For nearly seventy years, the only women who served missions for the LDS Church did so in the company of their husbands. Separate from the men’s role as spreaders of the gospel message, women on missions customarily kept house, raised children, and cooked for the crowds of missionaries who often congregated in their homes. It wasn’t until 1865 that women leaving for mission fields with their husbands were set apart as missionaries, but even this did not signal a change of expectations or roles.
Initially, Mildred Randall's experience was little different from other sisters who accompanied their husbands on their missionary journeys. Mildred was the third wife of Alfred Randall, and after they wed in 1860 he married two more women in polygamy. In 1865, Mildred became one of the first LDS women formally set apart as a missionary when she was assigned to accompany Alfred to the Sandwich Islands (Hawaii), where Alfred would help manage the Church plantation in Laie and Mildred would teach school. She sold her home to pay for the trip, gave her furniture to friends, and was soon on her way.
“I am on a foreign mission, and the first woman who has ever been sent on such a mission without her husband. I consider it a great privilege and shall endeavor to do all the good I can while here.”
The trip began with the Randalls and several other missionaries taking a six-week journey in freight wagons to a station where they could catch a train to Sacramento. From there, they took a steamer to San Francisco, where they boarded the D.G. Murray and set sail for the islands on June 23, 1865. The group arrived in Honolulu on July 6, where they transferred to a schooner to travel to Laie, on the other side of the island. Martha Louisa Dilworth Nebeker, the wife of the mission president traveling with the group, described the end of their journey:
“We lay to about one mile out at sea, taking turns in going ashore, each one of us having to jump from the schooner to a small fishing boat (as the waves would wash the two boats together) and were then rowed ashore. After all had landed, thirty-five of us, taking all day, we started for the plantation house, going seventeen of us at a time in a large ox cart.”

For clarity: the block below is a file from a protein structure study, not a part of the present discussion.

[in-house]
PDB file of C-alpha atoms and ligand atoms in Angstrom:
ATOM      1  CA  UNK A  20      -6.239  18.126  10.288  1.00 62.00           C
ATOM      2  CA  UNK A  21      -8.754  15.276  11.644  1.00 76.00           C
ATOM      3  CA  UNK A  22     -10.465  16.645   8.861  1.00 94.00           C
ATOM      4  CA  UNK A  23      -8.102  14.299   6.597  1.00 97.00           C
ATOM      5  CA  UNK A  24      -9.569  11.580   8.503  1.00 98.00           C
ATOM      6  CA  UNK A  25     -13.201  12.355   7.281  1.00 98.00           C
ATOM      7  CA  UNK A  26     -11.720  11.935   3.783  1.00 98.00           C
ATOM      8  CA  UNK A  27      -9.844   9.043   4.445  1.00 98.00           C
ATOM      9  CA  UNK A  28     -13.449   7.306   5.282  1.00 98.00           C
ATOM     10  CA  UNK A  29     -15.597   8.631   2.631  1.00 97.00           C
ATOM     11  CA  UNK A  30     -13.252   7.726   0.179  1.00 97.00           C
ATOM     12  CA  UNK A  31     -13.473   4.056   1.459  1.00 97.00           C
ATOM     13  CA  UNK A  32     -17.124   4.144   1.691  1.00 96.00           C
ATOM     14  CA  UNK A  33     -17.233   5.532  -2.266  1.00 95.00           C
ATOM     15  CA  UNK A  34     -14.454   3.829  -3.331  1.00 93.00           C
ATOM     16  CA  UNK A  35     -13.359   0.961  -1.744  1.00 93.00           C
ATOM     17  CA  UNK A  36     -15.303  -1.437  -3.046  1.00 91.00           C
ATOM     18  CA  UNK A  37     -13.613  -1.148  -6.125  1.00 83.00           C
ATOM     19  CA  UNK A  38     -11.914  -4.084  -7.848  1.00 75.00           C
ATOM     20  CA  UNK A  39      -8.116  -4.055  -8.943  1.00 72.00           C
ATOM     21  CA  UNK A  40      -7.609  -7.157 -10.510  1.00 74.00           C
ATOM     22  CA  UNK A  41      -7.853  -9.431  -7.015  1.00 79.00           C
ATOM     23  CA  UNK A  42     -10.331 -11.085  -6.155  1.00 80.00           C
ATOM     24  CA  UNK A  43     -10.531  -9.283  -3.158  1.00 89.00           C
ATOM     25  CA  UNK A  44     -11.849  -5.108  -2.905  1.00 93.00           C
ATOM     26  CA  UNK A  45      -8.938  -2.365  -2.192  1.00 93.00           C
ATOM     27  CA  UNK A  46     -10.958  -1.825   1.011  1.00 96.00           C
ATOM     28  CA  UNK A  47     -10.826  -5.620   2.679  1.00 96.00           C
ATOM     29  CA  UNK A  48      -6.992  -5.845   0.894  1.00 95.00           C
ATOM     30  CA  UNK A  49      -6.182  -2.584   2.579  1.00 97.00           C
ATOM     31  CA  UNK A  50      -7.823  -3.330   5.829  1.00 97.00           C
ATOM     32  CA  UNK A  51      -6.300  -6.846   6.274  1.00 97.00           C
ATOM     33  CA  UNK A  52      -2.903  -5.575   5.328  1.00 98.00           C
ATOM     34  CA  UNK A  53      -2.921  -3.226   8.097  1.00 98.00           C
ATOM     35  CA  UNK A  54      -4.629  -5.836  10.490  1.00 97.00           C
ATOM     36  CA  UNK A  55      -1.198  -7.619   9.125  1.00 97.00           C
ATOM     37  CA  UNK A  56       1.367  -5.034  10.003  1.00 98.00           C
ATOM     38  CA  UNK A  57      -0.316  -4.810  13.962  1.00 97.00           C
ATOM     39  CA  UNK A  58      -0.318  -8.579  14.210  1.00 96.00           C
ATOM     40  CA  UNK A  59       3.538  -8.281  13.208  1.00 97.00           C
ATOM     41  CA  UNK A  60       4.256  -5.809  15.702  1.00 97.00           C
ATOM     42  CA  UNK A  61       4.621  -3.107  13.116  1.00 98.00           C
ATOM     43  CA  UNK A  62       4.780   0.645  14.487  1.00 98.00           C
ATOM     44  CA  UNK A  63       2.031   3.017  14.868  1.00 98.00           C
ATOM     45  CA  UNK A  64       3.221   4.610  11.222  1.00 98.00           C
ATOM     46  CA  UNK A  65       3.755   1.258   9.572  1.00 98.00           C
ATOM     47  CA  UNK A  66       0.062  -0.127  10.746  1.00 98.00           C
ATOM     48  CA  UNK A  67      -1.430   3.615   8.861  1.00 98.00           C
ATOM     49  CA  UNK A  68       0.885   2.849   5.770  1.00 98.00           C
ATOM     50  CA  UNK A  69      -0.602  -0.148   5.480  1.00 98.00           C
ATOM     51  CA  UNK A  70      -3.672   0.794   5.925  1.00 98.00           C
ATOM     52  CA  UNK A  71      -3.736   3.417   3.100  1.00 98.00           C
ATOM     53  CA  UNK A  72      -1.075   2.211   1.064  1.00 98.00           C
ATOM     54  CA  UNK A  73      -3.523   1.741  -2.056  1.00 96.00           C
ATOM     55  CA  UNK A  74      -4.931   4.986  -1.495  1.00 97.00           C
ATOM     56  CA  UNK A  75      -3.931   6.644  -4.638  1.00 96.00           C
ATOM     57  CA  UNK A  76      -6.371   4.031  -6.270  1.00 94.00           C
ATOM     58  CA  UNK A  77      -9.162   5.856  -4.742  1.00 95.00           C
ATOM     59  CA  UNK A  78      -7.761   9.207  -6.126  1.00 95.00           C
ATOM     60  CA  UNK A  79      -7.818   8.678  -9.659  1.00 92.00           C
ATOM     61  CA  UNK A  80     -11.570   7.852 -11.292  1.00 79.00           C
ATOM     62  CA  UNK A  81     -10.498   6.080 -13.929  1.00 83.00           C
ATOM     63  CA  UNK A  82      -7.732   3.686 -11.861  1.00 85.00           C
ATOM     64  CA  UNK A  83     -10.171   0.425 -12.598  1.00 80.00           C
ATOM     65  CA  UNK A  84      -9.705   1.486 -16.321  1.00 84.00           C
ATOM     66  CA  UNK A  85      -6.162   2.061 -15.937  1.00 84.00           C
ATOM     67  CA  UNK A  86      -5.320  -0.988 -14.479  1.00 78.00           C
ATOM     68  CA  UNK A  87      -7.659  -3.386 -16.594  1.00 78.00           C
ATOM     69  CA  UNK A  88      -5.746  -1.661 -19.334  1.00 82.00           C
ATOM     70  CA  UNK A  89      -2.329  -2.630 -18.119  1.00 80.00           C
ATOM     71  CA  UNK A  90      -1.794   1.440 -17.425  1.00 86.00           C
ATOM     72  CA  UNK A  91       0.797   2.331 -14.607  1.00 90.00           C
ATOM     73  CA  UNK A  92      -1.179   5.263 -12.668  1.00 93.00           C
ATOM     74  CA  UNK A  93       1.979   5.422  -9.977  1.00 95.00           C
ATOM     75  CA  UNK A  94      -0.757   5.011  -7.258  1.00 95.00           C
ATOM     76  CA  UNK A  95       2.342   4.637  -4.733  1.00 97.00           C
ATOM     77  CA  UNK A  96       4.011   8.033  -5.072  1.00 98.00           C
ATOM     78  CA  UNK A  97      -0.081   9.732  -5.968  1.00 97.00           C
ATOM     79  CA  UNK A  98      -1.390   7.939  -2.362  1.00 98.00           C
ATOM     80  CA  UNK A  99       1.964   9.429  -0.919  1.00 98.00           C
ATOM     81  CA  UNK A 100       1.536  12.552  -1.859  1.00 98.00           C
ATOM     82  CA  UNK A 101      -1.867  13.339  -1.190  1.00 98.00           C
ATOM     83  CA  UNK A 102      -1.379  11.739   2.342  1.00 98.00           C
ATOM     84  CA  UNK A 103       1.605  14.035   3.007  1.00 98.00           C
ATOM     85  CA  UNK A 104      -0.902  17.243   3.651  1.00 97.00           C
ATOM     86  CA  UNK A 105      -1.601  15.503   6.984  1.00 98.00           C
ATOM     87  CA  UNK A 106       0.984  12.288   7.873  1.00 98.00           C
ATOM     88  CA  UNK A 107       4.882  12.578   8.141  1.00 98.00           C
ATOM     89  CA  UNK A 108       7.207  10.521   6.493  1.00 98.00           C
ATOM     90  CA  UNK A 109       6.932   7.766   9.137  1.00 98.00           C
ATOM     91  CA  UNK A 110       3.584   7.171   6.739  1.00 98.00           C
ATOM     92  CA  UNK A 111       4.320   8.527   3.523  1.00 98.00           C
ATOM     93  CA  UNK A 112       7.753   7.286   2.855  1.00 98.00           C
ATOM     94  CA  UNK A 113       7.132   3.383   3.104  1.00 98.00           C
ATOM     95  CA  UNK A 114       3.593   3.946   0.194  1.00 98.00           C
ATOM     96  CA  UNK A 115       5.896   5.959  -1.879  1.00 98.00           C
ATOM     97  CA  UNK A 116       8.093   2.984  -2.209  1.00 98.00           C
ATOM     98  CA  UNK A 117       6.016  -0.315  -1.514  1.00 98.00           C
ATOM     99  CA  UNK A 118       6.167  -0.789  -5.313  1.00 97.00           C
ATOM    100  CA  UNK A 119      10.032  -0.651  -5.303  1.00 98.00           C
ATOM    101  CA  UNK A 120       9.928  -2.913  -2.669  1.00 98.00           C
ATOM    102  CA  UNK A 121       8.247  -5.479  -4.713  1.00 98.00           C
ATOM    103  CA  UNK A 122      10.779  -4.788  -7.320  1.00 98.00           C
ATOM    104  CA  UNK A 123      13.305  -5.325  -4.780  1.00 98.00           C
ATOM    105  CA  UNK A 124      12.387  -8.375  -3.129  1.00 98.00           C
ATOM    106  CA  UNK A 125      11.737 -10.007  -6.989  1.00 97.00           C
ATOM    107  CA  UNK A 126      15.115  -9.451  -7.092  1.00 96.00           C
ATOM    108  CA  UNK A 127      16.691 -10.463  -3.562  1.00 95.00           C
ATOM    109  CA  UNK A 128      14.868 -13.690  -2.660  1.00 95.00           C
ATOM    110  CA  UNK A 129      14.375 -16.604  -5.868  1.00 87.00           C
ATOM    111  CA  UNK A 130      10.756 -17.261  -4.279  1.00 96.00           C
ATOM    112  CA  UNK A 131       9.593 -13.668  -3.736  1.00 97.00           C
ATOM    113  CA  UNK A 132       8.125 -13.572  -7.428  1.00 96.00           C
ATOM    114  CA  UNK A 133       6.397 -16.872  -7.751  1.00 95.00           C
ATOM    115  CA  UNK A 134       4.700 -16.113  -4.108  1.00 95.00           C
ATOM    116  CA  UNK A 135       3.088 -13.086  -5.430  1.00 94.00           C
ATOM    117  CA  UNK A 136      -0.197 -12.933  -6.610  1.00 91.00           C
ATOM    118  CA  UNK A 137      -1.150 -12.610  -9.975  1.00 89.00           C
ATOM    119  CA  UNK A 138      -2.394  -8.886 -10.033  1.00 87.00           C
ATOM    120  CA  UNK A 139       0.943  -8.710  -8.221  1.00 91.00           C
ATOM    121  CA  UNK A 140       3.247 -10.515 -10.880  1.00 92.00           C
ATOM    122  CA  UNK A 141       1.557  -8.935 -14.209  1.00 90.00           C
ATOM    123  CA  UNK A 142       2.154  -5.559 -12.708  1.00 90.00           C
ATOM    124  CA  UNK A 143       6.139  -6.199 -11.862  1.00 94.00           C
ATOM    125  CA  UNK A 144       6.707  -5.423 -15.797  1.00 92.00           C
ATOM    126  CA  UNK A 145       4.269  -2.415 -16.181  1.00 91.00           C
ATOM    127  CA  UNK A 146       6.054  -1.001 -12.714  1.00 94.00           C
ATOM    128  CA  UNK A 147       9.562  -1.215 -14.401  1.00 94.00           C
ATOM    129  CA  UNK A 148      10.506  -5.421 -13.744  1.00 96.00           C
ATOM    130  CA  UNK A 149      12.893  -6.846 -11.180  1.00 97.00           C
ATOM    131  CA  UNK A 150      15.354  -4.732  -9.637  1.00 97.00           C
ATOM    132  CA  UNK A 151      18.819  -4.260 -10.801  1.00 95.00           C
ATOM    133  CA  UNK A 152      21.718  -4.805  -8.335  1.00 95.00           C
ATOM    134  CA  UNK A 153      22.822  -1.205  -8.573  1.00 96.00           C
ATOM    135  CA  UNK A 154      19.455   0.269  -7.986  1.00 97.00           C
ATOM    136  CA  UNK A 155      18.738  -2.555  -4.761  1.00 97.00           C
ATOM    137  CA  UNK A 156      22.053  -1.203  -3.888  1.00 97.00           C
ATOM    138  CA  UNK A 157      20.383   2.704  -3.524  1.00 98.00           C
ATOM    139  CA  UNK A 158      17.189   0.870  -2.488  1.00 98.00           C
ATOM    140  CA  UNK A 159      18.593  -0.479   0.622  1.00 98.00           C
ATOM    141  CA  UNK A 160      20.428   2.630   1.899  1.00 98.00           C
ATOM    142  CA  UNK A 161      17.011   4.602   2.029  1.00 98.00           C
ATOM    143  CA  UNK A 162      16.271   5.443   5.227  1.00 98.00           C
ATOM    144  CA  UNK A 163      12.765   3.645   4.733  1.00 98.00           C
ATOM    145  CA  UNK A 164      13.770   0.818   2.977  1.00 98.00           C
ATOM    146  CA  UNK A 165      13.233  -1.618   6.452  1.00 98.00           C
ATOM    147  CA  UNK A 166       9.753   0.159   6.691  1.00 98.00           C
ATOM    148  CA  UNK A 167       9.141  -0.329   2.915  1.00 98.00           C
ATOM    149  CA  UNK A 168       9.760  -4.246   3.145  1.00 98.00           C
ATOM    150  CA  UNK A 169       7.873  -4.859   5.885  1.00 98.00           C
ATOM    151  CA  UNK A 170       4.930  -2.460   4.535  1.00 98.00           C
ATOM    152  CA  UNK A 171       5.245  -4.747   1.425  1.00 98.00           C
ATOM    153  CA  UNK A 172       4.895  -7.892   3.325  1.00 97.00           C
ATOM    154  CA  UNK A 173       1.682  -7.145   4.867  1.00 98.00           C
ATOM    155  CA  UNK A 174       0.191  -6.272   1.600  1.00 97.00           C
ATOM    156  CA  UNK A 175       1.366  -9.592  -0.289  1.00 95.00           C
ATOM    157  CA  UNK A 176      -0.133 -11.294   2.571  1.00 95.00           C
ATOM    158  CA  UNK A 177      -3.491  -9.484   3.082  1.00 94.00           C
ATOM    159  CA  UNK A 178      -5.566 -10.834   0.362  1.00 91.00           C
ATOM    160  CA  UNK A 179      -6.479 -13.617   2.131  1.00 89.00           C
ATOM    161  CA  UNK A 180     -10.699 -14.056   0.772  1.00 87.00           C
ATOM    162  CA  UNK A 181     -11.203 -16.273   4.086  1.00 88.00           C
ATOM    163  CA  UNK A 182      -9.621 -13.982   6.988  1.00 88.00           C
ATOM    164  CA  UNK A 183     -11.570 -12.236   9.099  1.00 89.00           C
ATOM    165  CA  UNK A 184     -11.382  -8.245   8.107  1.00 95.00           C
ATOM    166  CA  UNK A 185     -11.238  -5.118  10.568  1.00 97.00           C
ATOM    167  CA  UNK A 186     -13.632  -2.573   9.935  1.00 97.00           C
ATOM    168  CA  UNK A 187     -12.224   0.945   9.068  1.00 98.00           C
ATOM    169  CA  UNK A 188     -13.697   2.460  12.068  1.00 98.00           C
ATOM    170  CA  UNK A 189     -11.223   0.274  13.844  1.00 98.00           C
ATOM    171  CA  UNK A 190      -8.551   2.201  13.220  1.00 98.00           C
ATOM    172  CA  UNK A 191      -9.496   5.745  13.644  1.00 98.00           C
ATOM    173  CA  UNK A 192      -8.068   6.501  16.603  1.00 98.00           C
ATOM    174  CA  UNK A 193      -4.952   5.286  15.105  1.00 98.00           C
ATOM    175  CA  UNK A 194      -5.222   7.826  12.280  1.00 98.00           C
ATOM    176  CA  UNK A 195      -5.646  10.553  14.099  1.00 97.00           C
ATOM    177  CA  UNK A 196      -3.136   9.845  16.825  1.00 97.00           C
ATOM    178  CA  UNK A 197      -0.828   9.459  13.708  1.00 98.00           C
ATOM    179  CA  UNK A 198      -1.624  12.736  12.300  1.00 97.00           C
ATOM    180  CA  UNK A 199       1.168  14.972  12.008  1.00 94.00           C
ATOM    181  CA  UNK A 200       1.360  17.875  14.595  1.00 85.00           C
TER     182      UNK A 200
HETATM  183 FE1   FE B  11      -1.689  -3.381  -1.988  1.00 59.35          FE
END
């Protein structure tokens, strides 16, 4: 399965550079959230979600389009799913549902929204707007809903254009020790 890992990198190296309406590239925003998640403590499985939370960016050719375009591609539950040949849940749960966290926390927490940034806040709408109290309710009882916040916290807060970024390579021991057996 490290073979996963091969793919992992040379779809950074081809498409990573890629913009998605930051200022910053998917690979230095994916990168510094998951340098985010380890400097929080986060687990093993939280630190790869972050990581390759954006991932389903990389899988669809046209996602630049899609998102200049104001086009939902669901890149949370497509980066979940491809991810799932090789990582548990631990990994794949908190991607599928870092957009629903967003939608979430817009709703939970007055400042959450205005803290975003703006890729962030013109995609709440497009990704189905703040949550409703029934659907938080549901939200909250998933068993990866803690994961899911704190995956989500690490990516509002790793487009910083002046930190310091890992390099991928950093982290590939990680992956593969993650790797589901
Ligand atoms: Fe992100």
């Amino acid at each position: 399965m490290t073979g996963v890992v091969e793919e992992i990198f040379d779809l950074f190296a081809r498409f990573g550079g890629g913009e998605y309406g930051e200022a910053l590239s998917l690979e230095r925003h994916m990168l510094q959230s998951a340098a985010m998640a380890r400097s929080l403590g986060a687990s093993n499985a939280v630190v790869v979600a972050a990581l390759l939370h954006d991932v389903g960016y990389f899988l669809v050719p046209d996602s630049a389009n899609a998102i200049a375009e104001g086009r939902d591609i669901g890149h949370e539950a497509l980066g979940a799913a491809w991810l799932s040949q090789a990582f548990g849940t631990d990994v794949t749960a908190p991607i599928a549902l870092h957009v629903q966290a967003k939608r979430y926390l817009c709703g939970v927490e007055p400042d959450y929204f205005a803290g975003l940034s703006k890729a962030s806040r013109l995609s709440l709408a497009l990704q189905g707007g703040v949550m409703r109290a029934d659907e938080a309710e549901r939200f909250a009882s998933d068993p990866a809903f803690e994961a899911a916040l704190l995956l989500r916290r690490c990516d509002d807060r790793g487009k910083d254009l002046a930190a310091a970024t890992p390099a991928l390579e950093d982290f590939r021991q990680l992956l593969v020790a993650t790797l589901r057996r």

Mildred soon set about organizing a small plantation school for the native children and another for the foreign children, but within two months her husband had left the islands to return to Utah, leaving Mildred alone in the mission field. She remained there and taught until she was released by Brigham Young more than a year later.In her letter of release, President Young told Mildred that her “faithfulness and diligence in staying there after [her] partner returned home and doing all the good that [she] could to benefit the people and help the mission, [was] appreciated, and we feel to bless you therefore.”
While independent service of that nature was already highly unusual for an LDS woman, Mildred soon had the distinction of being the first woman to be officially set apart for a mission without her husband: In 1873, she was called to again teach at the plantation school in Hawaii while Alfred stayed home in Utah.
“I do not feel at all discouraged,” Mildred wrote her sister from the islands. “I am on a foreign mission, and the first woman who has ever been sent on such a mission without her husband. I consider it a great privilege and shall endeavor to do all the good I can while here.”
On her second mission to the Sandwich Islands, Mildred supported herself with the proceeds from her school. She told her sister early in 1874 that, though running the school was not without difficulties, “my school has increased in number and … I feel more encouraged."
"The work,” she wrote, “is progressing on the islands.”
Mildred’s second mission lasted three years; she sailed back to the United States on June 20, 1876.
When Mildred Randall passed away in 1913, she was remembered in connection with her service in Laie: Historian Andrew Jensen noting her passing thus: “Mrs. Mildred E. Randall of Hawaiian mission fame, died in Salt Lake City, 85 years old.”